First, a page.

Tracing helps us dig into individual request performance
Sometimes the aggregate picture of what an individual endpoint is doing is insufficient to help us understand what's really happening. Is it blocking on the authentication backend? Is there a bottleneck on the item database? Does the matchmaking pool have enough players in it at that Elo?
It's essential for us to be able to debug individual examples of requests that are slow or failing in order to understand where and why they are failing. Traces provide causality and allow us to explain that a request was slow because it called the database 50 times in serial instead of making one bulk lookup or using the cache. The waterfall is a much more powerful tool than wiggling lines.
If a service doesn’t perform as anticipated you can see it and resolve it, and keep your players playing. Which is what you want … and more importantly … what they want.
Feature flags allow us to contain blast radius
Instead of turning a feature on for 100% of users, use a rolling launch with LaunchDarkly. That way if the feature does cause slowness or crashes, it'll only be for 1% of users, and you'll immediately be able to pause or reverse the rollout for a few minutes while you sort out the issue. Because you implemented good observability, even the gnarliest of issues can be found within half an hour. And you optimized your build pipeline, right? Which means you can get that hotfix out within an hour and resume the rollout. And nobody will notice. Your players will be delighted and executives will give everyone bonuses!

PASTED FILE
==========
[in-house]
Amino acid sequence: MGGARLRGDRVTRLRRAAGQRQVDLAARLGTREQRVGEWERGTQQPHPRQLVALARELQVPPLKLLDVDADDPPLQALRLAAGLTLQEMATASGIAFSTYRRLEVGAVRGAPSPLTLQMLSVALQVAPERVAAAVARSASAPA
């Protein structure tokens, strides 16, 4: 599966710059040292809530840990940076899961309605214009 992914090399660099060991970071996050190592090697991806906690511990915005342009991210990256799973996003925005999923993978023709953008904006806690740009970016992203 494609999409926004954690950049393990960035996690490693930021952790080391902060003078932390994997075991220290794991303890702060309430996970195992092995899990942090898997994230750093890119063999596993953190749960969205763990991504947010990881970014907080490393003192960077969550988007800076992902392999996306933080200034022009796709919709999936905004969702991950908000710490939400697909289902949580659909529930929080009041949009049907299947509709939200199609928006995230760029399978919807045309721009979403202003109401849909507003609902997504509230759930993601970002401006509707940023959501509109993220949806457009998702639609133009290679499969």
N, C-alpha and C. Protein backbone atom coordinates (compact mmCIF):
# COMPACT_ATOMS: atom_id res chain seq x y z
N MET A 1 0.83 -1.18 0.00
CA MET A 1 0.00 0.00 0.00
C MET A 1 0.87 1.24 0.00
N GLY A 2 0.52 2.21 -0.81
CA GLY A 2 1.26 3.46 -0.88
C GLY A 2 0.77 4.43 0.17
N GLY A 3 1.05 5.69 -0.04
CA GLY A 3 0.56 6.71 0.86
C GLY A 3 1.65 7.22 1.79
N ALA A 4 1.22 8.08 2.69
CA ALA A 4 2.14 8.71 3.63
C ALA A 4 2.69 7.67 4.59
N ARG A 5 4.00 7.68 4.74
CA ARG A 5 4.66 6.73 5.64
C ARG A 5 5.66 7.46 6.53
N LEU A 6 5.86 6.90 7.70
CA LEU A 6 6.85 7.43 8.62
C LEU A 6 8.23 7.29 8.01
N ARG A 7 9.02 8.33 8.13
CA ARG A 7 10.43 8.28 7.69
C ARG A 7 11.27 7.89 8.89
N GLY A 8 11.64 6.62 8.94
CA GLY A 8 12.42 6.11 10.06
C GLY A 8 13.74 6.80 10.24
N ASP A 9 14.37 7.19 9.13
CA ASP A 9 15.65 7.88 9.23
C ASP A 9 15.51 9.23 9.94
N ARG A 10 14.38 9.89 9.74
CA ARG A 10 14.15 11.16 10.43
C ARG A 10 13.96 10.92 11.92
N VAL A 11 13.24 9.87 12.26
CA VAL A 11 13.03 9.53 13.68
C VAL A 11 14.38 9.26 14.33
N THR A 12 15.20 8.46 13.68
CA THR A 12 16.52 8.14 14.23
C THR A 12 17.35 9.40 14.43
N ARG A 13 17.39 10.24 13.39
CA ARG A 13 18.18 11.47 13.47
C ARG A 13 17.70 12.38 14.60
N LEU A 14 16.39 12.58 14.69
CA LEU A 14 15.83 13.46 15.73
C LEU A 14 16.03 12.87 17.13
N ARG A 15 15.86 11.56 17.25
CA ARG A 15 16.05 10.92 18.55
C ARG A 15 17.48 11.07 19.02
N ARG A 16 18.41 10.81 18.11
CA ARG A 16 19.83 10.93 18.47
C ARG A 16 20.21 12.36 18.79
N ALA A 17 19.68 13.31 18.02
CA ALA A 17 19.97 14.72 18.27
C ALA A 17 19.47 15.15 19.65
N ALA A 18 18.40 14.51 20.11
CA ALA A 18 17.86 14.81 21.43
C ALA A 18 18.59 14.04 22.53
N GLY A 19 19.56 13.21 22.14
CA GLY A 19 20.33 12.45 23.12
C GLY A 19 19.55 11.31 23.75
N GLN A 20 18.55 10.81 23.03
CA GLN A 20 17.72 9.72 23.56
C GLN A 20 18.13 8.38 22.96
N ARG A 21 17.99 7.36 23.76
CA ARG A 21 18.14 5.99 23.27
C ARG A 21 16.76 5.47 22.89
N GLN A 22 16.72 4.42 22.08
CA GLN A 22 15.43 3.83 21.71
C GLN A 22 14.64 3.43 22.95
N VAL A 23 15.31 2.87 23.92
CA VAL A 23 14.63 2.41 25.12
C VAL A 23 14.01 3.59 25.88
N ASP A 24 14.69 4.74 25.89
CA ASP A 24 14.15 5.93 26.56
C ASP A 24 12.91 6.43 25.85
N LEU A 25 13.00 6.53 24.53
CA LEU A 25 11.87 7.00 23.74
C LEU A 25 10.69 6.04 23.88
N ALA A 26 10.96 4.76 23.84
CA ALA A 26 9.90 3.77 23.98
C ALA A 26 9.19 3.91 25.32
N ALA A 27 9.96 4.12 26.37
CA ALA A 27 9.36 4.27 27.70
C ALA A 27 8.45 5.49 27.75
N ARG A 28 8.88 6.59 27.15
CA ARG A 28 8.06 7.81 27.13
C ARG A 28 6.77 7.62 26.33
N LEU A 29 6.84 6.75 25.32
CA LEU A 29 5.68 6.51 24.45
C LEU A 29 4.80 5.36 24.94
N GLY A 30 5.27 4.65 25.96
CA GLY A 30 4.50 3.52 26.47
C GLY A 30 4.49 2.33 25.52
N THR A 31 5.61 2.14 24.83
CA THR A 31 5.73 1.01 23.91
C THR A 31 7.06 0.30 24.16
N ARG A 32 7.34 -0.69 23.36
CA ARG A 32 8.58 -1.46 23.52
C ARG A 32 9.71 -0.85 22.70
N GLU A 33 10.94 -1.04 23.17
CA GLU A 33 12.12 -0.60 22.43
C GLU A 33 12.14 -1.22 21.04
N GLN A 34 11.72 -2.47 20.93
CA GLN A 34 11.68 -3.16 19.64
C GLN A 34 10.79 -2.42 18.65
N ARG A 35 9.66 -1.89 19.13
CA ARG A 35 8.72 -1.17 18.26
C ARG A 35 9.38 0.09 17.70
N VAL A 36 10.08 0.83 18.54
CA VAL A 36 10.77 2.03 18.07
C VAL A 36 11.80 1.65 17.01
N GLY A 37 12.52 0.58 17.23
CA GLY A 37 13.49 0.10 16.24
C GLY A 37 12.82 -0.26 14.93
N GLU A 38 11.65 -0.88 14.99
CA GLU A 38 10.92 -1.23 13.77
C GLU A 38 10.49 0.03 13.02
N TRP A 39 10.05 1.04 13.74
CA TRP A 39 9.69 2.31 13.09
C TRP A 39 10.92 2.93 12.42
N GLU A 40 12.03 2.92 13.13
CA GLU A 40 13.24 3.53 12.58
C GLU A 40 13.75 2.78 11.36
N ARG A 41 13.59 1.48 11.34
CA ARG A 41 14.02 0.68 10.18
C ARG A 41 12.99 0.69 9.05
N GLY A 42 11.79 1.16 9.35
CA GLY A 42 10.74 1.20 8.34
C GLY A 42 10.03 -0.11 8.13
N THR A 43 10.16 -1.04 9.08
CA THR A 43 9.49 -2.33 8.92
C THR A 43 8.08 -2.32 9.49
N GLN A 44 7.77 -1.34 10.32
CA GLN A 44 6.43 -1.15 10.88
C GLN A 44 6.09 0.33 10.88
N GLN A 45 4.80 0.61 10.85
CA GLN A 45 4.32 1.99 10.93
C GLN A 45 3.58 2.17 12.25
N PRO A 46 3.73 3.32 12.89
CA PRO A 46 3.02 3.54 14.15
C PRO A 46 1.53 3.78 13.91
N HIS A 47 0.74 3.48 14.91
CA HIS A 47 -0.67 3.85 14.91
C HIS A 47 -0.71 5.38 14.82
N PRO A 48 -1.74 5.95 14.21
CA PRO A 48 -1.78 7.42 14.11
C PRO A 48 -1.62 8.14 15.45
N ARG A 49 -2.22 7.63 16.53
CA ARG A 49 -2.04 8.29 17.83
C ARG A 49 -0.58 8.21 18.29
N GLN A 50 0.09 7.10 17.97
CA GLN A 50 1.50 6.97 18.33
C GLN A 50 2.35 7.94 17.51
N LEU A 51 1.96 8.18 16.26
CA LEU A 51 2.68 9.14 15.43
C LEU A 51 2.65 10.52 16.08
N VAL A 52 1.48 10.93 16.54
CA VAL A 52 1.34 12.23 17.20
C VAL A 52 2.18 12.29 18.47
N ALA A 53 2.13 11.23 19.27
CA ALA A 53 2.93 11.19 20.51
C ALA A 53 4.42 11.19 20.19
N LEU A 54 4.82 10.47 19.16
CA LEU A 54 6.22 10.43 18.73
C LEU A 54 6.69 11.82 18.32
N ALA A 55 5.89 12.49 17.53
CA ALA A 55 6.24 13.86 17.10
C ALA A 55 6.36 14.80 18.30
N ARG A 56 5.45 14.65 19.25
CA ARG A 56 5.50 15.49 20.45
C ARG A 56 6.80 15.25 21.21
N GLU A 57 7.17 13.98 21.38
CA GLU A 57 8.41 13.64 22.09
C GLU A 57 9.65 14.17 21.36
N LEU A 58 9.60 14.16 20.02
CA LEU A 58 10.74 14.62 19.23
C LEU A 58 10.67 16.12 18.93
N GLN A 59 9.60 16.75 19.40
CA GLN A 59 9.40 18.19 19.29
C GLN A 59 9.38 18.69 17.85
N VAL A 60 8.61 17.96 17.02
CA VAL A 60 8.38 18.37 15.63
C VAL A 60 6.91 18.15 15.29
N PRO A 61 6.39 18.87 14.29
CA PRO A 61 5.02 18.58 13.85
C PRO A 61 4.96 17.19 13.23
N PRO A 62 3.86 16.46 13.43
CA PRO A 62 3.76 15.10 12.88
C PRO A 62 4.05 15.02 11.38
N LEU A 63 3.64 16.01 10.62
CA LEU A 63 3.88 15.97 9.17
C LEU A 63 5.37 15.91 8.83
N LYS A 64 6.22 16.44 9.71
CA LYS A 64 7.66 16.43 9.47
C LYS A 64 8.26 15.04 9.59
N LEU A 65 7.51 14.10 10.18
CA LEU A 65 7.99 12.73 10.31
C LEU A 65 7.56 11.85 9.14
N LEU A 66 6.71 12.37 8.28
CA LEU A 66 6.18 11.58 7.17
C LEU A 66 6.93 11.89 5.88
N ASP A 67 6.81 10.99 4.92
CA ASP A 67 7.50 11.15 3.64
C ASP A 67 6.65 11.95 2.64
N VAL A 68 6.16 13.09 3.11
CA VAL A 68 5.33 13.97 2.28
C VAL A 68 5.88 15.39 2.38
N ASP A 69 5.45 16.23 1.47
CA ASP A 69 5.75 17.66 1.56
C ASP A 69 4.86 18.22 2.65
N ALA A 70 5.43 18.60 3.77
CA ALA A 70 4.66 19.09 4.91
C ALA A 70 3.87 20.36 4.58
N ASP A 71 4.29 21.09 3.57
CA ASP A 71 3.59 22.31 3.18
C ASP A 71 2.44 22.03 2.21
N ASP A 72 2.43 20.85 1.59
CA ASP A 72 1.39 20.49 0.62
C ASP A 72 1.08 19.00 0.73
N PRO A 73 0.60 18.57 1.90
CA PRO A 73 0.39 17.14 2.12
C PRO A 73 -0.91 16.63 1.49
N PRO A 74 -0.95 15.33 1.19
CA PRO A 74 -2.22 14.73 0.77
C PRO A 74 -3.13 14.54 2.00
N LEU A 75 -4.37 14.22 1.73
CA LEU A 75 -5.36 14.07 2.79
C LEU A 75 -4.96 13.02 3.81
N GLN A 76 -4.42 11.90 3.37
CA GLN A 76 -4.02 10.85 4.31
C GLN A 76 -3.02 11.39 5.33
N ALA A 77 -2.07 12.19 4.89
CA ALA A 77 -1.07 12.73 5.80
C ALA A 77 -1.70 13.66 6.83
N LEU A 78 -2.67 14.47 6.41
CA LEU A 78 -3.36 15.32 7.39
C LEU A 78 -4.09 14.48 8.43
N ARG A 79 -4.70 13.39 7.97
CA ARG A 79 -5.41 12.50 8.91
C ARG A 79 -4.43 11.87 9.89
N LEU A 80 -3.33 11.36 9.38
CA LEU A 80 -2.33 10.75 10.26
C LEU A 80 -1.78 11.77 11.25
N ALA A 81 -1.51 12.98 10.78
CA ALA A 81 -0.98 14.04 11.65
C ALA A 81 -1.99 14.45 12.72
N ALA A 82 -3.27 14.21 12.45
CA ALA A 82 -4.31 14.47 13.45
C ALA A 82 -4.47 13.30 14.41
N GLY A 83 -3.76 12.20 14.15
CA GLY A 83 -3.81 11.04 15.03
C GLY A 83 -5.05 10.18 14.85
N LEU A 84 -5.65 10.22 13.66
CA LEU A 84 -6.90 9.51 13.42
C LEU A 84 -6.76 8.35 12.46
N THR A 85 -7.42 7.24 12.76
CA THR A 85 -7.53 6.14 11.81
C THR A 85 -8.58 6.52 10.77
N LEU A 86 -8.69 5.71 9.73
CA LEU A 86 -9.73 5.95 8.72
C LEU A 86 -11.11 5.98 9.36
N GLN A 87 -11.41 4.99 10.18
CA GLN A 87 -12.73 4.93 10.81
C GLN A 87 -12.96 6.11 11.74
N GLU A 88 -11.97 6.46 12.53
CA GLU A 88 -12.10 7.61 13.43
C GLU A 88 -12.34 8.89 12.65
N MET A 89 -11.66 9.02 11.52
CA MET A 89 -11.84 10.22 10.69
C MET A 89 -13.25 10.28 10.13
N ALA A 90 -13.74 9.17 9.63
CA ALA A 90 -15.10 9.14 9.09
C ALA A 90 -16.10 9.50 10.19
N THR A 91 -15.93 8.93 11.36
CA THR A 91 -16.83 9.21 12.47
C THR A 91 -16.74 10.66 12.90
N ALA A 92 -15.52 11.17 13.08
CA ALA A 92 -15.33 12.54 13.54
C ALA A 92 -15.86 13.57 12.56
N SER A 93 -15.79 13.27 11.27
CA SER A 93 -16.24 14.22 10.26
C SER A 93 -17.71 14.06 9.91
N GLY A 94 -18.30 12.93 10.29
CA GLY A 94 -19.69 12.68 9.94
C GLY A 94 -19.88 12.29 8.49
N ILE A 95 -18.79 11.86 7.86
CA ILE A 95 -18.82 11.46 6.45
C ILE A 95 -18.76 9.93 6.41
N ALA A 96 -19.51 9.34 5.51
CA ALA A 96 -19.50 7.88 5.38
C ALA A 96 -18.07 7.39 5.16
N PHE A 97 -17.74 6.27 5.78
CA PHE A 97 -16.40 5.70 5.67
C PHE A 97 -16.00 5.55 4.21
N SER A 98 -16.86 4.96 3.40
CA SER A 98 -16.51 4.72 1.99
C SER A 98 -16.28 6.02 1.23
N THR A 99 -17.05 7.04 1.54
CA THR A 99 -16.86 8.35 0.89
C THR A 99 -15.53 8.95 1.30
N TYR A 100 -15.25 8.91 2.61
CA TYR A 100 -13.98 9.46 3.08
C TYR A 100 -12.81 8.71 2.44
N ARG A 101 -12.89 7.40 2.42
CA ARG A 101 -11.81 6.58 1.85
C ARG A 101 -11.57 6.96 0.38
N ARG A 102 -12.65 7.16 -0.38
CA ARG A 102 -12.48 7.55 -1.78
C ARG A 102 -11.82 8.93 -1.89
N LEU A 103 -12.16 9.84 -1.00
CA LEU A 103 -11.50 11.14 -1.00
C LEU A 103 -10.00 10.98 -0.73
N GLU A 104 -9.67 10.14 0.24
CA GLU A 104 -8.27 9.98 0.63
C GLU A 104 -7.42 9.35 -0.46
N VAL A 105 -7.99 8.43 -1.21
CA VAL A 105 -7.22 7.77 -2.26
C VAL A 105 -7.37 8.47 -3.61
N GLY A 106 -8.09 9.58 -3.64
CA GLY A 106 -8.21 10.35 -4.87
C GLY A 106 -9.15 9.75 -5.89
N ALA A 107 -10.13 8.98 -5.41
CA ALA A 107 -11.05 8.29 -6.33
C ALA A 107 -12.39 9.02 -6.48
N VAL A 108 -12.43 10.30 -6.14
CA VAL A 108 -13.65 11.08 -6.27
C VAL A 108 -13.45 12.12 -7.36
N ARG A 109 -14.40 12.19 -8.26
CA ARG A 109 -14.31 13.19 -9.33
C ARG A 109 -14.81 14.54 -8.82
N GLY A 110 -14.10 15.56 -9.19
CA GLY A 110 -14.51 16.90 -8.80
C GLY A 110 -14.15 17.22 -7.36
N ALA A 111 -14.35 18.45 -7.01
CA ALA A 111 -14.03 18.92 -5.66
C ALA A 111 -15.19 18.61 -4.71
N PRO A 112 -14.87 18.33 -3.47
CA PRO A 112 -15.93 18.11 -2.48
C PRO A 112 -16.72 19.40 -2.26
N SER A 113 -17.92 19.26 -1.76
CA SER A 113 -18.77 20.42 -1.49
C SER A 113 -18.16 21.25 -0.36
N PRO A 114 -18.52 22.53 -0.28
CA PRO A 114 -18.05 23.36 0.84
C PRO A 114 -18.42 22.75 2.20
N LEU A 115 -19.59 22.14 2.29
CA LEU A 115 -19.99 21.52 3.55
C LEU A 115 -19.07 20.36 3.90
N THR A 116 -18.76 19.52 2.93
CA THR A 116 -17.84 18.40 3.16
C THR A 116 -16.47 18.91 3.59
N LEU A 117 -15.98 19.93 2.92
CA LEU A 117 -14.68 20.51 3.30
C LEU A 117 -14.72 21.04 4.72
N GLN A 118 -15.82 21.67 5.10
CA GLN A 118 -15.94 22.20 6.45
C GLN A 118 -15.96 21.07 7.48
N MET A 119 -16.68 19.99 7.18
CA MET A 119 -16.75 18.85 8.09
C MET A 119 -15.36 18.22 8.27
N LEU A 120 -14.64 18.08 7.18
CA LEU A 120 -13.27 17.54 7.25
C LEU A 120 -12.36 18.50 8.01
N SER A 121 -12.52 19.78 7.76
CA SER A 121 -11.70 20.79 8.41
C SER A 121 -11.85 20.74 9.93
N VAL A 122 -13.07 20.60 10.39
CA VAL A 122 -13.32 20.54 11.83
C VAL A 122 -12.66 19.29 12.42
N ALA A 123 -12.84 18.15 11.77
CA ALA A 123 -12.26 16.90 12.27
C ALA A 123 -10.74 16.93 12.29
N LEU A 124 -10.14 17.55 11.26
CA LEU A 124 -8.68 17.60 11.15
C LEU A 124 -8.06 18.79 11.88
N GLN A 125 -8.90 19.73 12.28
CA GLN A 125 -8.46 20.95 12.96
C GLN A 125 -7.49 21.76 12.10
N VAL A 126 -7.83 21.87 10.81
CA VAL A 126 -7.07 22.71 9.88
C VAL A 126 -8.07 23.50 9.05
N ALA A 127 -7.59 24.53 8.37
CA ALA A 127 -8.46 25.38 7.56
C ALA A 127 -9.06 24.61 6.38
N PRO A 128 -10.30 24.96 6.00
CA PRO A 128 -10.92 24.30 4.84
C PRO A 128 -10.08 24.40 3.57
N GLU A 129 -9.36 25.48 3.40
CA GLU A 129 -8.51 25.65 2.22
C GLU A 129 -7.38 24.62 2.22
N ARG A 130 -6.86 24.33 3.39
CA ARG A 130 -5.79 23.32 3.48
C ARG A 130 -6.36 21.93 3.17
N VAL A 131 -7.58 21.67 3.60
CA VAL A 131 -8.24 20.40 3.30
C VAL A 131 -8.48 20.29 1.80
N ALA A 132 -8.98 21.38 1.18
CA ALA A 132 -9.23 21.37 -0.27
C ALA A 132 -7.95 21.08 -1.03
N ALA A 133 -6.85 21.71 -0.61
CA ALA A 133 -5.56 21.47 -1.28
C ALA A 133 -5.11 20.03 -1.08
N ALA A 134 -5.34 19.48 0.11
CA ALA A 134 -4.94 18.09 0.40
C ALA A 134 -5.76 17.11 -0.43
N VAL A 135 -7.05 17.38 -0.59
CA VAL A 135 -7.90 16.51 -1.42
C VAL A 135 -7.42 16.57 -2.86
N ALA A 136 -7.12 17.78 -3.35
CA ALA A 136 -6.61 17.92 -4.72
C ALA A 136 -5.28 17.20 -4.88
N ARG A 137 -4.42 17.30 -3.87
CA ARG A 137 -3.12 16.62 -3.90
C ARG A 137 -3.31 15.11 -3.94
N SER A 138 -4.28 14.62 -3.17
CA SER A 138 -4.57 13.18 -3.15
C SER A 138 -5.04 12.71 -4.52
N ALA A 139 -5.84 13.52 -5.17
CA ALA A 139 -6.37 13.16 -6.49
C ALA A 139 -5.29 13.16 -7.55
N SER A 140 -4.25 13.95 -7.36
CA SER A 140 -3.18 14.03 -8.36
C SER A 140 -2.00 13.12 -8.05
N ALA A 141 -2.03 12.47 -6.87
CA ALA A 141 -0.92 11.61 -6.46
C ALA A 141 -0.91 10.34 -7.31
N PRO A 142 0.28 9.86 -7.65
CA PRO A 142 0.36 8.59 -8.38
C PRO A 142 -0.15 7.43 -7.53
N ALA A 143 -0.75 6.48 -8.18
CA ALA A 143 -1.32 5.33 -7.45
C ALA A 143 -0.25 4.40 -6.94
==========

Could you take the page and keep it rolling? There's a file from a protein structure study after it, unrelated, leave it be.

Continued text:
Request-level granularity lets us catch bad actors
Launches should be an exciting party for your players. But there's always a party pooper who's looking to bot, spam, or otherwise disrupt player experience. Server logs are a cumbersome way of catching them. Grepping over unstructured logs is so, so slow, especially when the logs are scattered across many servers or when we need to pay an arm and a leg to centrally index them. Wouldn't it be better to highlight anomalies in API usage patterns, traffic sources, and session lengths, and pick out the cardinality of individual client IDs to figure out who to banhammer within minutes?
What does it take to know if there is value using observability for our launch?
To know, you simply begin.
And, like with everything else, over time you will fine-tune.
You will need instrumentation. OpenTelemetry (OTel) is your best bet. Depending on your familiarity, the engineering work to put instrumentation in place is from about two days to about a week. By using OTel, this work can be leveraged regardless of tool choice.
Interested in learning more about how we can help make your next launch just another day at work? Book some time to meet with Liz and Amy for expert advice and access to enterprise services and features.
Meet with Liz and Amy